Tripti Joshi

Cane River (film)

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Duration  
Music director  Roy Glover
Writer  Horace Jenkins
Language  English
Director  Horace Jenkins
Running time  1h 30m
Screenplay  Horace Jenkins
Country  United States
Cane River (film) Docs R Us Cane River an UltraOrphan Film
Release date  1982 (1982) (New Orleans)
Cast  Tommye Myrick, Barbara Tasker, Richard Romain
Similar movies  Rhapsody (2000), Intimate Betrayal (1999), Playas Ball (2003)

Cane river by lalita tademy


Cane River is a 1982 film written, produced, and directed by Horace B. Jenkins. The film features the lives of people of color in Louisiana. While the film premiered in New Orleans, Louisiana, Horace Jenkins died before the film could be released in New York City and beyond. The film was considered lost until a negative was recovered in 2014. Since then, the film is being restored, with an academic paper and a documentary in the works.

Contents

Cane River (film) httpsstatic01nytcomimages20160925arts25

Plot

The film is a "contemporary love story", "of a black man returning to his native Louisiana and trying to reclaim some of his past". WNYC said, "Set in Louisiana, the film is a romantic drama that examines the social and financial inequality faced by people of color in the region."

Production

Horace B. Jenkins filmed Cane River in New Orleans and Natchitoches Parish in the U.S. state of Louisiana. The film featured black actors and actresses.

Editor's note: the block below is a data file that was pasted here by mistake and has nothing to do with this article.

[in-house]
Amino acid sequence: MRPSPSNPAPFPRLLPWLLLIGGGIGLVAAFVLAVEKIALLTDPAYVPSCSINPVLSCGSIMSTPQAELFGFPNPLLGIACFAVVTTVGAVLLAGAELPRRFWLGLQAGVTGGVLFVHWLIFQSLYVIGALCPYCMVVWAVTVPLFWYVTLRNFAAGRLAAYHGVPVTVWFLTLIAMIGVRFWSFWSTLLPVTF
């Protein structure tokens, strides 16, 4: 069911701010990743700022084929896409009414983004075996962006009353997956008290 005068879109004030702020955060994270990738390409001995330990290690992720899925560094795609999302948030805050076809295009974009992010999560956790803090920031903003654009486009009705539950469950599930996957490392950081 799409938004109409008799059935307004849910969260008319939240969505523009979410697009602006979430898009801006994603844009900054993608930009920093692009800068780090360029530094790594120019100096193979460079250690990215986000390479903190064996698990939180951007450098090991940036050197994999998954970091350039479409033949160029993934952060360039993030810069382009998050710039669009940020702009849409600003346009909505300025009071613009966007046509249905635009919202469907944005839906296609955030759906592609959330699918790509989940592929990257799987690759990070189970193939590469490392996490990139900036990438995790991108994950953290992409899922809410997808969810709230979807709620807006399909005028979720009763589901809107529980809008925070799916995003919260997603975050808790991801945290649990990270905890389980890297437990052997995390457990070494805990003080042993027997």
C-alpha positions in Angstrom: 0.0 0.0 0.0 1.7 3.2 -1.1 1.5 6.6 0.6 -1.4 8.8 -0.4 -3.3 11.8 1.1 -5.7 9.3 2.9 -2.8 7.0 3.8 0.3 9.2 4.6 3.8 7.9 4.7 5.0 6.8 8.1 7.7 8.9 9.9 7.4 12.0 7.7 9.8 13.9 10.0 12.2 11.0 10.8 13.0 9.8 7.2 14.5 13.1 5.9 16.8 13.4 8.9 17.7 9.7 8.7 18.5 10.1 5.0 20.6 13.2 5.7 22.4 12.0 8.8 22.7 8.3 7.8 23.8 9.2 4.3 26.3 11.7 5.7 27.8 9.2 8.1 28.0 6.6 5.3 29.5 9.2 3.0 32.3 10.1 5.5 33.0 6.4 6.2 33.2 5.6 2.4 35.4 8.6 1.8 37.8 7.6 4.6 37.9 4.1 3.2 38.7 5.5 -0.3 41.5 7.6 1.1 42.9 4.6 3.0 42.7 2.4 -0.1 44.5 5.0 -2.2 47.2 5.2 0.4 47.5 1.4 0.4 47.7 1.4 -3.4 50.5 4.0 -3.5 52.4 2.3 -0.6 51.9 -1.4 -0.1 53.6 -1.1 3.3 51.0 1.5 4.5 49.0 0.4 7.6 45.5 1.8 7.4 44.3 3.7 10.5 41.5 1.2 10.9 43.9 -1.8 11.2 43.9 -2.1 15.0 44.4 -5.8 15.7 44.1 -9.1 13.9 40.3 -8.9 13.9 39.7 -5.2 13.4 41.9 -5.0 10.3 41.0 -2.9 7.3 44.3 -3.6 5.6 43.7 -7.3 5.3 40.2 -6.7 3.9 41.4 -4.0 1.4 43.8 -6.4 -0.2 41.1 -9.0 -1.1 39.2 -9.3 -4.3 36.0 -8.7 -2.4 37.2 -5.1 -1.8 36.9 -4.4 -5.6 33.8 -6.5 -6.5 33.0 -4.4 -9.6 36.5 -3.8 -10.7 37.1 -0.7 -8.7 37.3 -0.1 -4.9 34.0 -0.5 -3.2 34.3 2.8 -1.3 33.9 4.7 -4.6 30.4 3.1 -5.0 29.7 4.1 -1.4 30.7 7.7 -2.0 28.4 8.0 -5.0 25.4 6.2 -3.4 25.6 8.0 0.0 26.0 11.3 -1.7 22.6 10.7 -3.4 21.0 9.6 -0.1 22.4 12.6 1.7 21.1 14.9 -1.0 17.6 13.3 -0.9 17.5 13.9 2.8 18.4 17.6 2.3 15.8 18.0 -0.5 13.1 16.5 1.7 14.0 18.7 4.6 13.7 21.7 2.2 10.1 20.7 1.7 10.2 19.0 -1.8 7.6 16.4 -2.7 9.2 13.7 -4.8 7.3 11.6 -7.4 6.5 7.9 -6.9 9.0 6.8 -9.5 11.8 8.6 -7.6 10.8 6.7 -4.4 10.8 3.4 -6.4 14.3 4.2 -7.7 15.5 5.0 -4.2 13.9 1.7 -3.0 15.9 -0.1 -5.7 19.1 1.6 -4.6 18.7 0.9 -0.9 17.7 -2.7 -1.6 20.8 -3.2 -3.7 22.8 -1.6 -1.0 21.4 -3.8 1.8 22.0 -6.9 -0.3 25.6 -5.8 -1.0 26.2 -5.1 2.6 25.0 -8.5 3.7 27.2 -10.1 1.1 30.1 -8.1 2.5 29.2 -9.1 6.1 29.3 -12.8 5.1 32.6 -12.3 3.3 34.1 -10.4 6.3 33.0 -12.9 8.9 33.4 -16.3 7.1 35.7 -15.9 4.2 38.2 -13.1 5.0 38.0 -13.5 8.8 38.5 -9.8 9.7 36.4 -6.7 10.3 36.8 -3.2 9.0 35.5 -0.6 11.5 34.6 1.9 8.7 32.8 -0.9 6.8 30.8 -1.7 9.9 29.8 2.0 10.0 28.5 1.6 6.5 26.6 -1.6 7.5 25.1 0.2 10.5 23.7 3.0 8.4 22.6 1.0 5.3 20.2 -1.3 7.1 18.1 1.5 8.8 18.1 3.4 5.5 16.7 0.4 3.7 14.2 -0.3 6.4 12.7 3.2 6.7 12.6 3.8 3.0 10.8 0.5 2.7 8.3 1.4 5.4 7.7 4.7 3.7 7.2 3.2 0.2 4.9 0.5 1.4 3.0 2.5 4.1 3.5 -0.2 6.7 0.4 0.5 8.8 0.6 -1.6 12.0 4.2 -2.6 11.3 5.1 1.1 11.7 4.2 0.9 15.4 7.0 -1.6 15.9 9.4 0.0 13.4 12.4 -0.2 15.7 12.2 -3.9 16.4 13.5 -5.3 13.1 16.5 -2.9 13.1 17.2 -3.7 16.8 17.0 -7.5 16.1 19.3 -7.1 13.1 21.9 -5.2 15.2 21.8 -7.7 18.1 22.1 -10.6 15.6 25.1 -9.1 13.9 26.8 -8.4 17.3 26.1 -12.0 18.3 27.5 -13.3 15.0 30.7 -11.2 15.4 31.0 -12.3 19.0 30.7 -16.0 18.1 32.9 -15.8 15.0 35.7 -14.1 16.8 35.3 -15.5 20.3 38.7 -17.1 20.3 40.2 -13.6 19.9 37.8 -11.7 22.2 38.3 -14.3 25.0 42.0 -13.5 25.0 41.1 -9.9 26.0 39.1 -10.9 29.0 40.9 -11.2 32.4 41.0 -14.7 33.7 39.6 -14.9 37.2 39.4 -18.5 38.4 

Release

Cane River premiered in New Orleans, Louisiana in 1982. The New York Times said at the time, it was "already a rarity: a drama by an independent black filmmaker, financed by wealthy black patrons and dealing with race issues untouched by mainstream cinema". Jenkins sought to have a national distribution of the film and its soundtrack, but he died on December 3, 1982 at age 42. Cane River was scheduled to screen in New York City in February 1982, but with his death, the film went unreleased. Richard Pryor, who saw a screening of Cane River before Jenkins's death, had offered to place the film with the studio Warner Bros., with whom he had an agreement to distribute films made by African-Americans, but its producers declined the offer. The film was not publicly available until 2014, when the film preservation organization IndieCollect uncovered a negative copy from the vaults of DuArt Film and Video.

Two years after a negative resurfaced, The New York Times said, "It has attained a certain mythic quality, connecting a disparate group of people across the country: New York preservationists dedicated to restoring it; a cultural historian in Louisiana devoting an academic paper to it; an archivist in Los Angeles fascinated with it." The cultural historian, Keilah Spann, watched a bootleg DVD and said the film dealt with colorism in a way no other film had before. Spann found some scenes to be too long, a detail confirmed by the still-living editor Debra I. Moore, who said it was her first film editing along with a "first" for other crew members. Horace Jenkins's son, Sacha Jenkins, who was 11 years old when Cane River was released, is researching the film to create a documentary.

References

Cane River (film) Wikipedia
Cane River (film) IMDb


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